F.2d 44, 47 (4th Cir. 1982). The Court need not conduct a de novo review when a party makes only
“general and conclusory objections that do not direct the [C]ourt to a specific error in the
[M]agistrate’s proposed findings and recommendations.” Id.
Moreover, in the absence of
objections to the R&R, the Court is not required to give any explanation for adopting the
recommendation. Camby v. Davis, 718 F.2d 198, 199 (4th Cir. 1983). However, in the absence of
objections, the Court must “ ‘satisfy itself that there is no clear error on the face of the record in
order to accept the recommendation.’ ” Diamond v. Colonial Life & Accident Ins. Co., 416 F.3d
310, 315 (4th Cir. 2005) (quoting Fed. R. Civ. P. 72 advisory committee’s note).
In the motion, Plaintiff raises the same arguments regarding the Magistrate Judge’s “dishonesty”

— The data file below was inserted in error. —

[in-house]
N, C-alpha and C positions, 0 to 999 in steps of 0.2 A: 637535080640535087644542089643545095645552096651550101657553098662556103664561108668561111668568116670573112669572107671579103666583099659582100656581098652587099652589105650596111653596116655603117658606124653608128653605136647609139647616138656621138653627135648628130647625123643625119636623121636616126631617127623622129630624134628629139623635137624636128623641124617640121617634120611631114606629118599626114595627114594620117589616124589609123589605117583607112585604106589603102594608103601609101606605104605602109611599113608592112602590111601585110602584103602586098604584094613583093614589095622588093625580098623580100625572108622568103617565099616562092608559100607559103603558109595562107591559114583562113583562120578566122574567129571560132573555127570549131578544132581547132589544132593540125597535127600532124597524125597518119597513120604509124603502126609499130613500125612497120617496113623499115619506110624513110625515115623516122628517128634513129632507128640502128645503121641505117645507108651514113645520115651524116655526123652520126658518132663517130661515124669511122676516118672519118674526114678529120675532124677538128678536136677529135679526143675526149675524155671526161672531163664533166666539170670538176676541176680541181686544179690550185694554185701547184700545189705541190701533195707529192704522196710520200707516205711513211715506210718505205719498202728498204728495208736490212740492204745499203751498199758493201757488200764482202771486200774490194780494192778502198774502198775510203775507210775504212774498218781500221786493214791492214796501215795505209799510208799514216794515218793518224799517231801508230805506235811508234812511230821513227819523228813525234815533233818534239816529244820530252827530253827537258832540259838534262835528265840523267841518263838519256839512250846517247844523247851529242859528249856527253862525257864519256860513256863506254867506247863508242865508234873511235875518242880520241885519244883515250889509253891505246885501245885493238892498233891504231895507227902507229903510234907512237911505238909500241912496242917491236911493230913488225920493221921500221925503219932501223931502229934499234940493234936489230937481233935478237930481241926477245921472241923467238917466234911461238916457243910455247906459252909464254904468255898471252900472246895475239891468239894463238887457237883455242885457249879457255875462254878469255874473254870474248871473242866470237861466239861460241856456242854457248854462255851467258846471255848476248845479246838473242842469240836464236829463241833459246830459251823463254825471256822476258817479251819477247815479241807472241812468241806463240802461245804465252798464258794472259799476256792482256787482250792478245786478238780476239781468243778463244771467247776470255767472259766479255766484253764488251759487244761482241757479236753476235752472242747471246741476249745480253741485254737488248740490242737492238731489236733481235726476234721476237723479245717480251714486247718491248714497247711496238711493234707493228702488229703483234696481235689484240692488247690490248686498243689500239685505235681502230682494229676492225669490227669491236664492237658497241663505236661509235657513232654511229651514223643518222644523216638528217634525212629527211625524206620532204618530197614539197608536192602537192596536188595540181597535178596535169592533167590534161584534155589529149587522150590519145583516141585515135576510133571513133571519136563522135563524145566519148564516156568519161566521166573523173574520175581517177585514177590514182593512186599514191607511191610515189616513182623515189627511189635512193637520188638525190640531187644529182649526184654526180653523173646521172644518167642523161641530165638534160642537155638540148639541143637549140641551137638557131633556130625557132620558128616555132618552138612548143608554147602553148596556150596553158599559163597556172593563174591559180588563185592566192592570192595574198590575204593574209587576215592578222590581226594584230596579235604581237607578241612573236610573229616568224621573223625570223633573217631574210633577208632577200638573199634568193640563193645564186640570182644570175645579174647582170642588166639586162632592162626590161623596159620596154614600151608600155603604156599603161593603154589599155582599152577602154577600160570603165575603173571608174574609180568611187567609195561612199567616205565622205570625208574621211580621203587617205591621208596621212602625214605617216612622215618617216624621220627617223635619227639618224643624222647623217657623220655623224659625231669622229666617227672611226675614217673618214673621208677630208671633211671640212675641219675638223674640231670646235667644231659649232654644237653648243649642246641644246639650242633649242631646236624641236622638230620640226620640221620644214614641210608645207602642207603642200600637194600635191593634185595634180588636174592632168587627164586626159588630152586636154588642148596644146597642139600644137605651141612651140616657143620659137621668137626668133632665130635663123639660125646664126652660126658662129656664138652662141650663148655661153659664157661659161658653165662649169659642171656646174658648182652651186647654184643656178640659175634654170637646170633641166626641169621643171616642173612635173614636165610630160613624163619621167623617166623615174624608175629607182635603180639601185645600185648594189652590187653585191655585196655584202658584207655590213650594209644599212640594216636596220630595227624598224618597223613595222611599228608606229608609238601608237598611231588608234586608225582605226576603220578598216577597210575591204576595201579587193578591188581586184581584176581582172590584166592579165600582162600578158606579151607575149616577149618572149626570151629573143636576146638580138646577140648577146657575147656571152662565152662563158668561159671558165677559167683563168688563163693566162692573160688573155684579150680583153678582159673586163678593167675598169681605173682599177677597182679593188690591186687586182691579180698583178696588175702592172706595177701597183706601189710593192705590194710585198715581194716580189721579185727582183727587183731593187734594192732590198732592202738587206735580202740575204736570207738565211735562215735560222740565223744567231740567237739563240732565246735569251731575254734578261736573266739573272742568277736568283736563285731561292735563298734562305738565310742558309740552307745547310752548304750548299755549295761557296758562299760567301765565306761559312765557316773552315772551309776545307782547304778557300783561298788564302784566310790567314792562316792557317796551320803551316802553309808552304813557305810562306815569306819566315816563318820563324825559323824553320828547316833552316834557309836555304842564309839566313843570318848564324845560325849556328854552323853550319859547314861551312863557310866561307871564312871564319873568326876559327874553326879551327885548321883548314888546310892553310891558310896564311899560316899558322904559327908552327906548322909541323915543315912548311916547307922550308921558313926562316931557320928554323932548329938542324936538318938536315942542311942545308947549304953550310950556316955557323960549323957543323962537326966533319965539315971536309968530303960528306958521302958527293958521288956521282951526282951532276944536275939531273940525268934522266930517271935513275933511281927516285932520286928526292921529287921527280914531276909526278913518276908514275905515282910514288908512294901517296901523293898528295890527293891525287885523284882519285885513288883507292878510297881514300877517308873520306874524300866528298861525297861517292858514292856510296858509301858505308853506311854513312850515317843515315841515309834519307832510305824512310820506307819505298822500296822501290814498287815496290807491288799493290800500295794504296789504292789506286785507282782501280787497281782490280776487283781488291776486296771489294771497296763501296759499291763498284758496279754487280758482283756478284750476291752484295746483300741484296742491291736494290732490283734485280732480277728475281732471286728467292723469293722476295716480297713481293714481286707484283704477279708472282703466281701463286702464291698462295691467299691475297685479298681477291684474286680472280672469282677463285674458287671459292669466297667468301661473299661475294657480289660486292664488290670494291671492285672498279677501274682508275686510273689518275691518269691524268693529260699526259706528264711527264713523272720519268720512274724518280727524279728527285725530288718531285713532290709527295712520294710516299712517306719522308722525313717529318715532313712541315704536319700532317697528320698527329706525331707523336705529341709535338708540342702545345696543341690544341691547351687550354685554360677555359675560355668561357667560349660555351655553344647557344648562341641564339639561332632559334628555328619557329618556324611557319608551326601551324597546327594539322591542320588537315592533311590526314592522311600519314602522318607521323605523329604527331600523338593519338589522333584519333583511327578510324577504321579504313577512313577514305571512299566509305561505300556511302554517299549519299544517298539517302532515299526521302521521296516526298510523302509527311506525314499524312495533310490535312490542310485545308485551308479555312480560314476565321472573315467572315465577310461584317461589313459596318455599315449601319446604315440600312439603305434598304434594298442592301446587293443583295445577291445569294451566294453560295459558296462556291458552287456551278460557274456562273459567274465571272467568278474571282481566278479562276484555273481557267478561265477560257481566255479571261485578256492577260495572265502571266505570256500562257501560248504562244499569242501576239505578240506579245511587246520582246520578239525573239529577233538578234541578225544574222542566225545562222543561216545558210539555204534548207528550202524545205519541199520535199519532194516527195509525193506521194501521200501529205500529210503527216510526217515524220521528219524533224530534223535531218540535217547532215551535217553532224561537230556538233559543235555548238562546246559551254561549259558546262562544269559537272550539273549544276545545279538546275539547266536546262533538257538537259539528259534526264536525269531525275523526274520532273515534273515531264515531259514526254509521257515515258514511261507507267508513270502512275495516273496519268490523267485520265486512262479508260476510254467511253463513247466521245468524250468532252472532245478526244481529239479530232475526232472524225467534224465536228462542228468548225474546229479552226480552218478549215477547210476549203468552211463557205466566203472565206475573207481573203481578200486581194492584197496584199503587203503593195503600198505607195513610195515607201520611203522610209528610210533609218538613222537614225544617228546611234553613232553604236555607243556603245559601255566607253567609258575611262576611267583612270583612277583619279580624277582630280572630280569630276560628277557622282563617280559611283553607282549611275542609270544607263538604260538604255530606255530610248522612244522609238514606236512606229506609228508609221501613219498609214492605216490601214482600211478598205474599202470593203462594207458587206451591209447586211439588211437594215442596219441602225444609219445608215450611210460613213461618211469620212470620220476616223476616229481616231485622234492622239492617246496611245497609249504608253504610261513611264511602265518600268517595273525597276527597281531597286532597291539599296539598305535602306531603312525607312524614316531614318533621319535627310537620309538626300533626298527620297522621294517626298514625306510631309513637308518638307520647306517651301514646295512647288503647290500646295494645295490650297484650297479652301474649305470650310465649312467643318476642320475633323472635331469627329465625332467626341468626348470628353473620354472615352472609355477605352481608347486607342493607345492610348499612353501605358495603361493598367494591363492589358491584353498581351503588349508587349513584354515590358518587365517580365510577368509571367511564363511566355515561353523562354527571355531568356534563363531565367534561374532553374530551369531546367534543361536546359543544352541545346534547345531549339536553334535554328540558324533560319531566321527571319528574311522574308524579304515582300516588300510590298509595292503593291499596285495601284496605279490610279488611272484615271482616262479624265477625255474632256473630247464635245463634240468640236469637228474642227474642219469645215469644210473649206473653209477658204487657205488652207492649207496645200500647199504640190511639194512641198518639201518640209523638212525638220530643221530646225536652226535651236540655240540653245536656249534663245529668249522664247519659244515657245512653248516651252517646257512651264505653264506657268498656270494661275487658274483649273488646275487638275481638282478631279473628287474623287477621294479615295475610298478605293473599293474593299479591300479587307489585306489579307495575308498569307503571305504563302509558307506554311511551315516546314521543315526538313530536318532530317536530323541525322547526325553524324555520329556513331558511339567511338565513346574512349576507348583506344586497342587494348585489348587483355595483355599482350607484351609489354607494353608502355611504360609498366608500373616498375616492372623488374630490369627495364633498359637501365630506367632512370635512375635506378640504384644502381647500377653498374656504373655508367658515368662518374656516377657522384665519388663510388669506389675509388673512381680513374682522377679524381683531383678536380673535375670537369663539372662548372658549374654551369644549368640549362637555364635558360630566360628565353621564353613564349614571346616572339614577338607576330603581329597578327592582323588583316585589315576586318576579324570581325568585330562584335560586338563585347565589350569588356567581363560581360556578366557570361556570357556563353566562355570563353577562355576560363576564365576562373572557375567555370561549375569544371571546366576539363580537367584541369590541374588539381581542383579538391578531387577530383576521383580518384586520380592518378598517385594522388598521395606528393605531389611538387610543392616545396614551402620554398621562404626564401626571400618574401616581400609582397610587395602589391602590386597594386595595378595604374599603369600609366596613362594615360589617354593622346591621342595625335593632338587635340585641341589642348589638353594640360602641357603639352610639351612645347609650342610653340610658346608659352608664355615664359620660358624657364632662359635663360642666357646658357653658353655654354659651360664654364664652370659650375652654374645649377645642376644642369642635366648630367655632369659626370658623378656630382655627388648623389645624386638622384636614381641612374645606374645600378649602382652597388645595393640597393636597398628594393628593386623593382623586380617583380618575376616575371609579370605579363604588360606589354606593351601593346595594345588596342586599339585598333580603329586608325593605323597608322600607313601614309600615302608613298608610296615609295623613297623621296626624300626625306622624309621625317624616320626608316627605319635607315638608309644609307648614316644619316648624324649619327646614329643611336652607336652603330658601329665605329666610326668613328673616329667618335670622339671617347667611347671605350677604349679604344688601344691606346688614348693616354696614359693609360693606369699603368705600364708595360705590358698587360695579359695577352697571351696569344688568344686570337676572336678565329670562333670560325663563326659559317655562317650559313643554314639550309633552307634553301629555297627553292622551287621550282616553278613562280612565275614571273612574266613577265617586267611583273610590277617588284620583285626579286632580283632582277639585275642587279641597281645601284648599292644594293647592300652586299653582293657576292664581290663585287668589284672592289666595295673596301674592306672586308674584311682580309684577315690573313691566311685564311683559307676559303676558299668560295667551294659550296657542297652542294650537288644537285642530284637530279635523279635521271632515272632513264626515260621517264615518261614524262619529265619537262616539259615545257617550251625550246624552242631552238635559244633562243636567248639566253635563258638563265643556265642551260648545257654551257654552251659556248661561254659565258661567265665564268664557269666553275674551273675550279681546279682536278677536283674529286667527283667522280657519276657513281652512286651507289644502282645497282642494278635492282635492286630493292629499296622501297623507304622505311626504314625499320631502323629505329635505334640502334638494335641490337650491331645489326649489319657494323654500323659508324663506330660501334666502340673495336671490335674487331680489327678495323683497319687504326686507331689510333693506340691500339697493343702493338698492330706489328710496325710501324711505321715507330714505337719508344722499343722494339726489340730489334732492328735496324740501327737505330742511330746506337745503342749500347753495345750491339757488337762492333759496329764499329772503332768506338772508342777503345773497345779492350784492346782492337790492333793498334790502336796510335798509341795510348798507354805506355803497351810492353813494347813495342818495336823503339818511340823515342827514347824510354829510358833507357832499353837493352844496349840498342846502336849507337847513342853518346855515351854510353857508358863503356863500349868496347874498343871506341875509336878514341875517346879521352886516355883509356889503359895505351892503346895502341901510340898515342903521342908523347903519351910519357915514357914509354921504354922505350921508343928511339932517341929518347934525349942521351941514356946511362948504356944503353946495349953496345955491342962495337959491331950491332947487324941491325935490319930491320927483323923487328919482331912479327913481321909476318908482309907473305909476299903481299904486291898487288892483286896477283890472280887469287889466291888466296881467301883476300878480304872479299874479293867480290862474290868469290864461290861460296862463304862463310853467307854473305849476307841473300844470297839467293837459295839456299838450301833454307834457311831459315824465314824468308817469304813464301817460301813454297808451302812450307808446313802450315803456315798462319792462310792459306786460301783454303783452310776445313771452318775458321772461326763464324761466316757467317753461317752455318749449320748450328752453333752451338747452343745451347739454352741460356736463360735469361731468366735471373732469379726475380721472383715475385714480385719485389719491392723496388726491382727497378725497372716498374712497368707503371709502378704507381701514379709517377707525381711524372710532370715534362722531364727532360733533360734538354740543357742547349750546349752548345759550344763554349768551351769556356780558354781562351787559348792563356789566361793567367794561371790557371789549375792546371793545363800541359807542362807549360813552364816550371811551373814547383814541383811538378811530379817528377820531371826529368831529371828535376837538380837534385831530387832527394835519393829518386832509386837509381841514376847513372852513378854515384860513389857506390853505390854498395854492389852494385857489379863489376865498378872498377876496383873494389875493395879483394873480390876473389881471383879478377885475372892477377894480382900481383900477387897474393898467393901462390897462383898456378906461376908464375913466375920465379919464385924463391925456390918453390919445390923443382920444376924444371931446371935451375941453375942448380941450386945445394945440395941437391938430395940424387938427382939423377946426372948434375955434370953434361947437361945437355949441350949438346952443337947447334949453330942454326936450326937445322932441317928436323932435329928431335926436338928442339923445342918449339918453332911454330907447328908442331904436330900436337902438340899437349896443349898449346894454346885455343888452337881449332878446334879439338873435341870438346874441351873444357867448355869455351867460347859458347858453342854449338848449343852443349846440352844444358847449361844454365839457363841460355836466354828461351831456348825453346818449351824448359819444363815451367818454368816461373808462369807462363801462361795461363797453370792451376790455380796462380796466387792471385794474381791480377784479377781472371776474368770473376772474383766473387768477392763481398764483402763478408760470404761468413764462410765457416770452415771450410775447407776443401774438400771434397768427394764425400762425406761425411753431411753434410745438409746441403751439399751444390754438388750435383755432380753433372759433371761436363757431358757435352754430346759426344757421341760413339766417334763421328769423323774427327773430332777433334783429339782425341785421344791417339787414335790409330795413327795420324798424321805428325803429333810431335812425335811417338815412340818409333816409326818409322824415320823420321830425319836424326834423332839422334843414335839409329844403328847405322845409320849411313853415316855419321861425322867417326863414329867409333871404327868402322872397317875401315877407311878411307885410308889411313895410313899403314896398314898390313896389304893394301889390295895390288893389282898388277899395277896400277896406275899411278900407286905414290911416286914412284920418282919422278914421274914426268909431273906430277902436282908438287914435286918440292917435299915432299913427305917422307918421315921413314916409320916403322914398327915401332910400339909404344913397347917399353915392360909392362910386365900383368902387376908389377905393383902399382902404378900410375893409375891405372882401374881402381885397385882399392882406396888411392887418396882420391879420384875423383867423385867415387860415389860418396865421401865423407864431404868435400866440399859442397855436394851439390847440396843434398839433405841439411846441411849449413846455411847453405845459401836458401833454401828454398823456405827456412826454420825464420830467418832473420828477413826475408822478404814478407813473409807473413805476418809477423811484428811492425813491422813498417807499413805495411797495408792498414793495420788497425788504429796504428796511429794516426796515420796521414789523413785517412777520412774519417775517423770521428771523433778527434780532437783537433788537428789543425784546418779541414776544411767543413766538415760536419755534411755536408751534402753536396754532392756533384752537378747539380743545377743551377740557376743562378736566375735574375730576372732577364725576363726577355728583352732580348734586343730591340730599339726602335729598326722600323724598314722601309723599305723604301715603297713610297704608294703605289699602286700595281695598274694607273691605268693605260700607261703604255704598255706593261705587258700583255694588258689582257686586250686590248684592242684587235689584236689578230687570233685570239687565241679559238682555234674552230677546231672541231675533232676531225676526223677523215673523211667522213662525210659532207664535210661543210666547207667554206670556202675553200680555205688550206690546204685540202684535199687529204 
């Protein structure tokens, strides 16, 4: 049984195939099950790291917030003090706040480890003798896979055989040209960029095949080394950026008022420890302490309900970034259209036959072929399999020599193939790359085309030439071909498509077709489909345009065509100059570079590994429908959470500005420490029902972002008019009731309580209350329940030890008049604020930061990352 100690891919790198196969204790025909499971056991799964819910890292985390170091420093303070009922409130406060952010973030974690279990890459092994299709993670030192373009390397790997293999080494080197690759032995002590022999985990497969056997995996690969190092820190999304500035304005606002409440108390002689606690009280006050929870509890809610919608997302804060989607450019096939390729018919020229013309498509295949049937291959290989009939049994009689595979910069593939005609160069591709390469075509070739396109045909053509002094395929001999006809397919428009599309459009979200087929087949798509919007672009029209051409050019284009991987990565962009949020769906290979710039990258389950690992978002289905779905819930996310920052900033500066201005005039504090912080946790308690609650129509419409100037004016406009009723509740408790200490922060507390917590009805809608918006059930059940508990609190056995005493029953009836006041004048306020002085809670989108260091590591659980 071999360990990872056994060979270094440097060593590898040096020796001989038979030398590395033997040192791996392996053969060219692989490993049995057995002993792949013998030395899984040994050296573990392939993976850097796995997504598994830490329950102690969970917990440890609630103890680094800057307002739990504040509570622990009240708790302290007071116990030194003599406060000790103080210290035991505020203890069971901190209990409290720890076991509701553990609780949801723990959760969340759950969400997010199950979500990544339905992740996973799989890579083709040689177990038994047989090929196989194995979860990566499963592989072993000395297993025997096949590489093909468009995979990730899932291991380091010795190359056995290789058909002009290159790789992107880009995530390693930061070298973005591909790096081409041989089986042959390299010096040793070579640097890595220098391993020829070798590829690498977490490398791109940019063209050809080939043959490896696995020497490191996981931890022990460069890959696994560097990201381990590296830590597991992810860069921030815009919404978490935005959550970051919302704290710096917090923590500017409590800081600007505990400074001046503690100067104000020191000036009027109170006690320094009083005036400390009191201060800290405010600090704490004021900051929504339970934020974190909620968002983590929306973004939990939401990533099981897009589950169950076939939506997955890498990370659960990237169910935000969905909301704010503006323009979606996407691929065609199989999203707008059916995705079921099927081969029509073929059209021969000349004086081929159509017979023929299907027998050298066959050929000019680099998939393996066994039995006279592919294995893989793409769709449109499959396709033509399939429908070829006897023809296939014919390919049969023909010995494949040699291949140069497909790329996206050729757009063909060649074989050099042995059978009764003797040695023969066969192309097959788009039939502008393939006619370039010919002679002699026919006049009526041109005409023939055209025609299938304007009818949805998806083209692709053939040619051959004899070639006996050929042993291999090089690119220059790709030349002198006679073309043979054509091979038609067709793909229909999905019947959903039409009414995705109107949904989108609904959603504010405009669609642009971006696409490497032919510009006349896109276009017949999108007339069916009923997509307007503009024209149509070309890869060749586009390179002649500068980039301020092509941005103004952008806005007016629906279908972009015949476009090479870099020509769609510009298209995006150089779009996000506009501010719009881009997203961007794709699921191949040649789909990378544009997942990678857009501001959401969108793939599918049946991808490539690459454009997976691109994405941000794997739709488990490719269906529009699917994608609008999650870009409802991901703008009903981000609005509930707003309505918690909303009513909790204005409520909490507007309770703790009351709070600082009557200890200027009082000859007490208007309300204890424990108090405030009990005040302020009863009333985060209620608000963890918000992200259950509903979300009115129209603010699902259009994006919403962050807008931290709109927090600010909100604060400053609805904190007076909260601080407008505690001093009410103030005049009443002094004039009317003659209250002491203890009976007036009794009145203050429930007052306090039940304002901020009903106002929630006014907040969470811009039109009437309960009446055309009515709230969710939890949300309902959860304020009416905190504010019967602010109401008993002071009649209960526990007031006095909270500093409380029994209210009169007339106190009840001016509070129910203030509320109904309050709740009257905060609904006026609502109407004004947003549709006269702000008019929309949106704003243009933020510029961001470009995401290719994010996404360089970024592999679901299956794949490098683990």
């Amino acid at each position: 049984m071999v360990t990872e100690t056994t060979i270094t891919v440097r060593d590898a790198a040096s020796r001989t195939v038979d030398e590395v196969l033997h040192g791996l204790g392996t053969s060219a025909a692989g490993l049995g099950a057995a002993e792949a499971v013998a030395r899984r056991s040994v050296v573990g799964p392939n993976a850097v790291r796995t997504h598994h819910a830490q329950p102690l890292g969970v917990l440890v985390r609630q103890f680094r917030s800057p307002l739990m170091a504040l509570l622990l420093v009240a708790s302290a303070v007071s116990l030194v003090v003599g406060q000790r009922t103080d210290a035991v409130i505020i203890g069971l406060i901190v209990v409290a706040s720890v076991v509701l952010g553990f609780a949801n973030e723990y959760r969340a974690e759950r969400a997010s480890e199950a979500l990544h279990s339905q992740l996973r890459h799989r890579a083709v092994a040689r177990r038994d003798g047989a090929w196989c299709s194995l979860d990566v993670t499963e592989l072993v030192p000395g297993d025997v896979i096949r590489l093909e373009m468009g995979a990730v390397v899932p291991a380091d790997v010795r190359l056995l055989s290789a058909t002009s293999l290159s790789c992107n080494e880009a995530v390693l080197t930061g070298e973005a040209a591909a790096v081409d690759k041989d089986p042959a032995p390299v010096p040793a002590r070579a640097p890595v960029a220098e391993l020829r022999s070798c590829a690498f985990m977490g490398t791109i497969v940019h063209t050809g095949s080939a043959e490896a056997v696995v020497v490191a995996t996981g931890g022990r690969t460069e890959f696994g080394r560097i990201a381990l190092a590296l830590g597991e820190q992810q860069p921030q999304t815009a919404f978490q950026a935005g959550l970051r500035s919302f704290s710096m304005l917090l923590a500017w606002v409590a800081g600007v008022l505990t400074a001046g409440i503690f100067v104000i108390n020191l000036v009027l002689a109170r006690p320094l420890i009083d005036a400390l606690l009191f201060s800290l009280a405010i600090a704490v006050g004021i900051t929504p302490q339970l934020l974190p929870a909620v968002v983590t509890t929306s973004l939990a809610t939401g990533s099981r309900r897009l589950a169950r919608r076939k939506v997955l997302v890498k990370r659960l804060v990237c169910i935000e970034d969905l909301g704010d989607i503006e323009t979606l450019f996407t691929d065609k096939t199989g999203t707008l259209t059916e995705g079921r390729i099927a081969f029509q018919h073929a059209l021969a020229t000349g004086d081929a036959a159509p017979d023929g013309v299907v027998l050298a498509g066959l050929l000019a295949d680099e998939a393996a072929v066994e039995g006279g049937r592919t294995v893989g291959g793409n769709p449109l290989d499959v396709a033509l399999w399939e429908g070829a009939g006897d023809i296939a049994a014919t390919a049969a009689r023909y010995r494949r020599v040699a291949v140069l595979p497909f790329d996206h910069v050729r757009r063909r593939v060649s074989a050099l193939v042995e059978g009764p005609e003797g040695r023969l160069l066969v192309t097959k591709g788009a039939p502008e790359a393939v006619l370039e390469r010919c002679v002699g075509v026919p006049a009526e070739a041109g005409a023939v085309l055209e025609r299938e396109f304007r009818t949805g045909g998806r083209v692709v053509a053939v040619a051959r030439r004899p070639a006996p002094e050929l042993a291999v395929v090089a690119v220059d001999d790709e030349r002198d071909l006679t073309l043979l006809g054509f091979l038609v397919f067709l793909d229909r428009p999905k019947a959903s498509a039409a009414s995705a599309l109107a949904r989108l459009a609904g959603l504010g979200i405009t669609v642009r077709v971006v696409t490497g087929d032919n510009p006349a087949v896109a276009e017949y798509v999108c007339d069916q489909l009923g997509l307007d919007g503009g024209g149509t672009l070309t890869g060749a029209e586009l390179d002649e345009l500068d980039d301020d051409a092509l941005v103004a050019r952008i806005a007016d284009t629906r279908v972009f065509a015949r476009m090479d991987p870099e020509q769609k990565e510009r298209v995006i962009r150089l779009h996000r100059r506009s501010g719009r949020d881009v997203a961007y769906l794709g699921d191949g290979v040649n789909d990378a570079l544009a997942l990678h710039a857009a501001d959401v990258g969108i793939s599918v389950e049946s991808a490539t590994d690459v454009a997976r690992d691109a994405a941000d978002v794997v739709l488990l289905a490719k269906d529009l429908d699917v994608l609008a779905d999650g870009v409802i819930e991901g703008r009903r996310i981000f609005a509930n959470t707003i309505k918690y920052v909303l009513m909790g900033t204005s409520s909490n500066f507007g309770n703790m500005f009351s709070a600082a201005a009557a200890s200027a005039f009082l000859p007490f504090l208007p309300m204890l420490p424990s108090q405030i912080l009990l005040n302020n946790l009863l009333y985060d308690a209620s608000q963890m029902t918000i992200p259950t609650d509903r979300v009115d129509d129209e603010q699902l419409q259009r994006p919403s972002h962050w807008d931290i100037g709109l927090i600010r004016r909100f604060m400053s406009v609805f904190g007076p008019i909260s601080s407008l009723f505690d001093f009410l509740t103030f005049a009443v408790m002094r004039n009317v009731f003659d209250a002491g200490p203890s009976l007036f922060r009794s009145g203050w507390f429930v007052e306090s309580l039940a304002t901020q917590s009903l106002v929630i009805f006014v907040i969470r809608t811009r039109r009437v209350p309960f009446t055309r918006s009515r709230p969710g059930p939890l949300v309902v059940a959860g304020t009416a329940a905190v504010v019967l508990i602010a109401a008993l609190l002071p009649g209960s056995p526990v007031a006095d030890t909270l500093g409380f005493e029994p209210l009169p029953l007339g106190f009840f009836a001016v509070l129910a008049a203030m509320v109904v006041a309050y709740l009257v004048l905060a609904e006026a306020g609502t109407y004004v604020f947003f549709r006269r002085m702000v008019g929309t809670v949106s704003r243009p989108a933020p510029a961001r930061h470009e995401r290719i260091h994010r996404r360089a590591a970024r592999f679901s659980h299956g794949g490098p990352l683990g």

that he raises in his objections. Because the Court, after a review of the record, finds that Plaintiff
fails to show any error—or any hint of impropriety—in the recommendation of the Magistrate
Judge, Plaintiff’s motion for recusal is without merit. Accordingly, the motion is denied as moot
and, alternatively, on the merits.
The Magistrate Judge recommends dismissing the action under 28 U.S.C. § 1915(e)(2)(B) as
both frivolous and malicious. Specifically, the Magistrate Judge reports that Plaintiff’s claims are
identical to claims he has alleged in previous actions—claims that were already rejected by this
Court (and the Fourth Circuit on appeal). See Order, Sanders v. U.S. EPA Administrator, et al., No.